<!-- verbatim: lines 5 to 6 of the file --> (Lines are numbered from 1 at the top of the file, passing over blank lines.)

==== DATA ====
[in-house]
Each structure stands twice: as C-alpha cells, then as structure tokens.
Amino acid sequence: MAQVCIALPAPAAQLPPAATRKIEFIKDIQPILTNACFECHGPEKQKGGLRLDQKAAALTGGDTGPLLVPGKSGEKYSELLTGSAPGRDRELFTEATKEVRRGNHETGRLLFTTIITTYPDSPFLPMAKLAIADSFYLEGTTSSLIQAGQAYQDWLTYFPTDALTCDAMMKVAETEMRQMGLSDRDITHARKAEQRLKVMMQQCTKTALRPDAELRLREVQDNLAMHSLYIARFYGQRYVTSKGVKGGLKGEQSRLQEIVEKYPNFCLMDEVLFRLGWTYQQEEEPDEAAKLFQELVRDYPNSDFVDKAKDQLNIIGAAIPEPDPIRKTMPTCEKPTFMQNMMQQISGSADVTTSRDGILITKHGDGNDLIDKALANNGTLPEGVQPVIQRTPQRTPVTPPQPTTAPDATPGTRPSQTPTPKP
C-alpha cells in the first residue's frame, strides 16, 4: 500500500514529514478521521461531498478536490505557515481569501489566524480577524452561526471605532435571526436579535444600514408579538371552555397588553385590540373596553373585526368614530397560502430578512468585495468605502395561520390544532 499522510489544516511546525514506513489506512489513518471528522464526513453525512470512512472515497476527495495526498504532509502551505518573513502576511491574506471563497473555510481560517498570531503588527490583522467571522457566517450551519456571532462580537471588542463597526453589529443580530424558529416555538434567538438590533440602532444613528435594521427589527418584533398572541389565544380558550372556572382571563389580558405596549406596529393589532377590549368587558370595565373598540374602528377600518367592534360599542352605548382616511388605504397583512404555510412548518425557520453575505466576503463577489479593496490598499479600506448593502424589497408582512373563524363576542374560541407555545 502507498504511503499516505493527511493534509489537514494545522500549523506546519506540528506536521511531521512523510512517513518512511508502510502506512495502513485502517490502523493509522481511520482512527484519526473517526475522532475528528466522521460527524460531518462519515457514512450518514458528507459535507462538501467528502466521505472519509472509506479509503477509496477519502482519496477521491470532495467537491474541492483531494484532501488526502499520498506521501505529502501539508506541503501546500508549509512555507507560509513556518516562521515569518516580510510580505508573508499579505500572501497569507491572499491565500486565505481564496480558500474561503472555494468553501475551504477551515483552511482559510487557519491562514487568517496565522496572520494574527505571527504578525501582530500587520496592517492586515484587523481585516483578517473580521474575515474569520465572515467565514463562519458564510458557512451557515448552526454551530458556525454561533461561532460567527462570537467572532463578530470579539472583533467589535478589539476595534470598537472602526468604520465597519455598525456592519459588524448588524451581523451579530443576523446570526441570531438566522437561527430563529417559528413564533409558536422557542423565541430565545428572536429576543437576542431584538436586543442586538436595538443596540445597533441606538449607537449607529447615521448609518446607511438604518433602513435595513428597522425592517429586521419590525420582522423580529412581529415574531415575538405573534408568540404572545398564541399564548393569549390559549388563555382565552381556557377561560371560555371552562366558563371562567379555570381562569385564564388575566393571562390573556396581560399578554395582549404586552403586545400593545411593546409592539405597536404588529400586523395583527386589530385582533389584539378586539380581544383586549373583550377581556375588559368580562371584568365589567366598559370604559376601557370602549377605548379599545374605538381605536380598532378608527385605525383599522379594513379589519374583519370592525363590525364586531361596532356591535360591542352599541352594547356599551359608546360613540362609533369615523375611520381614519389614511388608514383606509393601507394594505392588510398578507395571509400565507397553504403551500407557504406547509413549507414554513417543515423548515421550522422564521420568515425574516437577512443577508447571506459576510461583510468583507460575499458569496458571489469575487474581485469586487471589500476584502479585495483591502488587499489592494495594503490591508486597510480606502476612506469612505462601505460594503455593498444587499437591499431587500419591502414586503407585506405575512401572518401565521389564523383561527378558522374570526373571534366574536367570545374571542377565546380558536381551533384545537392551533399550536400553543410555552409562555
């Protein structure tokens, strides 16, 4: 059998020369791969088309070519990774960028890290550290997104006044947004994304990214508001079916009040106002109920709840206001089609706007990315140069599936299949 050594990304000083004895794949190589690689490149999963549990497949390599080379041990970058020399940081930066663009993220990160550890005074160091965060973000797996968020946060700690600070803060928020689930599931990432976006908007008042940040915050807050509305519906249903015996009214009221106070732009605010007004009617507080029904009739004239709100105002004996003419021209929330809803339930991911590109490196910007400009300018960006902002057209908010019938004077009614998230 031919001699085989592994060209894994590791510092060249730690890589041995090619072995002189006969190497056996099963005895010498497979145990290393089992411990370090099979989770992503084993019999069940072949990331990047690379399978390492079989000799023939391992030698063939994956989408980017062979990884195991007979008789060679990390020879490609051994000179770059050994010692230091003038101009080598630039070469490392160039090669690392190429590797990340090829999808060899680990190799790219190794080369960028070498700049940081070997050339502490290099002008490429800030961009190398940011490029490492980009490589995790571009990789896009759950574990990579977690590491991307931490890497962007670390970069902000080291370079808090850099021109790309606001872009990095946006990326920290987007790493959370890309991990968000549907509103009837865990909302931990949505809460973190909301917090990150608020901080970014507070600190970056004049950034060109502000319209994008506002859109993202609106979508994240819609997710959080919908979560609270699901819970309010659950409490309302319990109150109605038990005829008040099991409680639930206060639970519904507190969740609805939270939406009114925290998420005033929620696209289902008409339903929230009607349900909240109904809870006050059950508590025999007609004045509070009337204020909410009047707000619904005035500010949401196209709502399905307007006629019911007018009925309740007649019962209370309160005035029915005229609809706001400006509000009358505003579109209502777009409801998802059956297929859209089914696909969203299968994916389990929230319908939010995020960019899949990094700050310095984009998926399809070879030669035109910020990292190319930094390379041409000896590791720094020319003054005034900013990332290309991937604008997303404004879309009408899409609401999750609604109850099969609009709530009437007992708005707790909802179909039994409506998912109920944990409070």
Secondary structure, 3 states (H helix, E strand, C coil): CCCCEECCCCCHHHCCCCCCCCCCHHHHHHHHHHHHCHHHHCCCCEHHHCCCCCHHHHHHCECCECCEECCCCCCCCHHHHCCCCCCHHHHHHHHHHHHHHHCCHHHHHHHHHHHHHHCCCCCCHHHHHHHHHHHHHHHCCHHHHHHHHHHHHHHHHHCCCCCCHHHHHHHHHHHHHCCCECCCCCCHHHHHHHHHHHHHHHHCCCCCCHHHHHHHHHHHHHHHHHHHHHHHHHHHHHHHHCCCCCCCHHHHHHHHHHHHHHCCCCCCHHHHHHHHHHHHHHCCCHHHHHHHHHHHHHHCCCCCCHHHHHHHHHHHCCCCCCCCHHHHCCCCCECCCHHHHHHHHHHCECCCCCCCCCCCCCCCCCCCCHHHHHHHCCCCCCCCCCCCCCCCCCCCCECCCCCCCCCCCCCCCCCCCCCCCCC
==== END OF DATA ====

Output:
């Protein structure tokens, strides 16, 4: 059998020369791969088309070519990774960028890290550290997104006044947004994304990214508001079916009040106002109920709840206001089609706007990315140069599936299949 050594990304000083004895794949190589690689490149999963549990497949390599080379041990970058020399940081930066663009993220990160550890005074160091965060973000797996968020946060700690600070803060928020689930599931990432976006908007008042940040915050807050509305519906249903015996009214009221106070732009605010007004009617507080029904009739004239709100105002004996003419021209929330809803339930991911590109490196910007400009300018960006902002057209908010019938004077009614998230 031919001699085989592994060209894994590791510092060249730690890589041995090619072995002189006969190497056996099963005895010498497979145990290393089992411990370090099979989770992503084993019999069940072949990331990047690379399978390492079989000799023939391992030698063939994956989408980017062979990884195991007979008789060679990390020879490609051994000179770059050994010692230091003038101009080598630039070469490392160039090669690392190429590797990340090829999808060899680990190799790219190794080369960028070498700049940081070997050339502490290099002008490429800030961009190398940011490029490492980009490589995790571009990789896009759950574990990579977690590491991307931490890497962007670390970069902000080291370079808090850099021109790309606001872009990095946006990326920290987007790493959370890309991990968000549907509103009837865990909302931990949505809460973190909301917090990150608020901080970014507070600190970056004049950034060109502000319209994008506002859109993202609106979508994240819609997710959080919908979560609270699901819970309010659950409490309302319990109150109605038990005829008040099991409680639930206060639970519904507190969740609805939270939406009114925290998420005033929620696209289902008409339903929230009607349900909240109904809870006050059950508590025999007609004045509070009337204020909410009047707000619904005035500010949401196209709502399905307007006629019911007018009925309740007649019962209370309160005035029915005229609809706001400006509000009358505003579109209502777009409801998802059956297929859209089914696909969203299968994916389990929230319908939010995020960019899949990094700050310095984009998926399809070879030669035109910020990292190319930094390379041409000896590791720094020319003054005034900013990332290309991937604008997303404004879309009408899409609401999750609604109850099969609009709530009437007992708005707790909802179909039994409506998912109920944990409070």
Secondary structure, 3 states (H helix, E strand, C coil): CCCCEECCCCCHHHCCCCCCCCCCHHHHHHHHHHHHCHHHHCCCCEHHHCCCCCHHHHHHCECCECCEECCCCCCCCHHHHCCCCCCHHHHHHHHHHHHHHHCCHHHHHHHHHHHHHHCCCCCCHHHHHHHHHHHHHHHCCHHHHHHHHHHHHHHHHHCCCCCCHHHHHHHHHHHHHCCCECCCCCCHHHHHHHHHHHHHHHHCCCCCCHHHHHHHHHHHHHHHHHHHHHHHHHHHHHHHHCCCCCCCHHHHHHHHHHHHHHCCCCCCHHHHHHHHHHHHHHCCCHHHHHHHHHHHHHHCCCCCCHHHHHHHHHHHCCCCCCCCHHHHCCCCCECCCHHHHHHHHHHCECCCCCCCCCCCCCCCCCCCCHHHHHHHCCCCCCCCCCCCCCCCCCCCCECCCCCCCCCCCCCCCCCCCCCCCCC